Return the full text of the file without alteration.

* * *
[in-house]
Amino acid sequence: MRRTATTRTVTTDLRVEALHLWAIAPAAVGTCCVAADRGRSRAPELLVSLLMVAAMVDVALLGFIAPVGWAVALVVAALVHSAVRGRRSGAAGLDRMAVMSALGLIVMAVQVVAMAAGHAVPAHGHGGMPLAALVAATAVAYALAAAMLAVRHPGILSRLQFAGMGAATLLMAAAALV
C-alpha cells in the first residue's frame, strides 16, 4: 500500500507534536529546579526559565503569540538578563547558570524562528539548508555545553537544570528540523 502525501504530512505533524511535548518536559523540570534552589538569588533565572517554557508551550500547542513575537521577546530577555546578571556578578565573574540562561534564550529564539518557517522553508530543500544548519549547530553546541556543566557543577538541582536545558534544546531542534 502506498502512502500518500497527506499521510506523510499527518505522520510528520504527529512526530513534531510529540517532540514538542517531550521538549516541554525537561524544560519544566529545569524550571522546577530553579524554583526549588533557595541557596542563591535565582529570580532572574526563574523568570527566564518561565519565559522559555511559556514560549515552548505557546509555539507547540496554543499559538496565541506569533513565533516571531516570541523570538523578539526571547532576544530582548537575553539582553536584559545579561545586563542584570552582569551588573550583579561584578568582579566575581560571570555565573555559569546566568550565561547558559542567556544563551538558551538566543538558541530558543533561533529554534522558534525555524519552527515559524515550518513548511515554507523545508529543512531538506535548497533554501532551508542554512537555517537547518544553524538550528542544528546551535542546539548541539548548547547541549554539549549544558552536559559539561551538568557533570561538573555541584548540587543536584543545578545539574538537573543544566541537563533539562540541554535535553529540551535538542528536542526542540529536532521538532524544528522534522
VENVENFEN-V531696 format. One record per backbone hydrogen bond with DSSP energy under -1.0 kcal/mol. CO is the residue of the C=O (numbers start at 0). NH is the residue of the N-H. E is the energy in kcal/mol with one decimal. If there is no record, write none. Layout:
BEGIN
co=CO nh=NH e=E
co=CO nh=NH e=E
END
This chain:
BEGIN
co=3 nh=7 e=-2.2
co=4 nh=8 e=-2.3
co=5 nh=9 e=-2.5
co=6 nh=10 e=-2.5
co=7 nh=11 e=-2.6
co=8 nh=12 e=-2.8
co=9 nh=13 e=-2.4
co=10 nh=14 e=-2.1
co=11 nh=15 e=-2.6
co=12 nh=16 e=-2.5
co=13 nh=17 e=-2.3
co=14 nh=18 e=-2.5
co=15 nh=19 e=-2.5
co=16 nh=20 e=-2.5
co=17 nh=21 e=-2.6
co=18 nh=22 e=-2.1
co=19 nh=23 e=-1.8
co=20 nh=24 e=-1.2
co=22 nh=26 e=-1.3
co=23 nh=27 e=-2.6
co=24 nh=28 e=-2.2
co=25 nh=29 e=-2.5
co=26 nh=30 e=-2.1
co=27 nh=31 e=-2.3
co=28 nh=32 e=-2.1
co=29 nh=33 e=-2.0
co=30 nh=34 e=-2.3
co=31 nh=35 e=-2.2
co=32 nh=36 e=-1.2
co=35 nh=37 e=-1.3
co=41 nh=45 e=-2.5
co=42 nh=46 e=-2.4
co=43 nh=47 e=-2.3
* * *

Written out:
[in-house]
Amino acid sequence: MRRTATTRTVTTDLRVEALHLWAIAPAAVGTCCVAADRGRSRAPELLVSLLMVAAMVDVALLGFIAPVGWAVALVVAALVHSAVRGRRSGAAGLDRMAVMSALGLIVMAVQVVAMAAGHAVPAHGHGGMPLAALVAATAVAYALAAAMLAVRHPGILSRLQFAGMGAATLLMAAAALV
C-alpha cells in the first residue's frame, strides 16, 4: 500500500507534536529546579526559565503569540538578563547558570524562528539548508555545553537544570528540523 502525501504530512505533524511535548518536559523540570534552589538569588533565572517554557508551550500547542513575537521577546530577555546578571556578578565573574540562561534564550529564539518557517522553508530543500544548519549547530553546541556543566557543577538541582536545558534544546531542534 502506498502512502500518500497527506499521510506523510499527518505522520510528520504527529512526530513534531510529540517532540514538542517531550521538549516541554525537561524544560519544566529545569524550571522546577530553579524554583526549588533557595541557596542563591535565582529570580532572574526563574523568570527566564518561565519565559522559555511559556514560549515552548505557546509555539507547540496554543499559538496565541506569533513565533516571531516570541523570538523578539526571547532576544530582548537575553539582553536584559545579561545586563542584570552582569551588573550583579561584578568582579566575581560571570555565573555559569546566568550565561547558559542567556544563551538558551538566543538558541530558543533561533529554534522558534525555524519552527515559524515550518513548511515554507523545508529543512531538506535548497533554501532551508542554512537555517537547518544553524538550528542544528546551535542546539548541539548548547547541549554539549549544558552536559559539561551538568557533570561538573555541584548540587543536584543545578545539574538537573543544566541537563533539562540541554535535553529540551535538542528536542526542540529536532521538532524544528522534522
VENVENFEN-V531696 format. One record per backbone hydrogen bond with DSSP energy under -1.0 kcal/mol. CO is the residue of the C=O (numbers start at 0). NH is the residue of the N-H. E is the energy in kcal/mol with one decimal. If there is no record, write none. Layout:
BEGIN
co=CO nh=NH e=E
co=CO nh=NH e=E
END
This chain:
BEGIN
co=3 nh=7 e=-2.2
co=4 nh=8 e=-2.3
co=5 nh=9 e=-2.5
co=6 nh=10 e=-2.5
co=7 nh=11 e=-2.6
co=8 nh=12 e=-2.8
co=9 nh=13 e=-2.4
co=10 nh=14 e=-2.1
co=11 nh=15 e=-2.6
co=12 nh=16 e=-2.5
co=13 nh=17 e=-2.3
co=14 nh=18 e=-2.5
co=15 nh=19 e=-2.5
co=16 nh=20 e=-2.5
co=17 nh=21 e=-2.6
co=18 nh=22 e=-2.1
co=19 nh=23 e=-1.8
co=20 nh=24 e=-1.2
co=22 nh=26 e=-1.3
co=23 nh=27 e=-2.6
co=24 nh=28 e=-2.2
co=25 nh=29 e=-2.5
co=26 nh=30 e=-2.1
co=27 nh=31 e=-2.3
co=28 nh=32 e=-2.1
co=29 nh=33 e=-2.0
co=30 nh=34 e=-2.3
co=31 nh=35 e=-2.2
co=32 nh=36 e=-1.2
co=35 nh=37 e=-1.3
co=41 nh=45 e=-2.5
co=42 nh=46 e=-2.4
co=43 nh=47 e=-2.3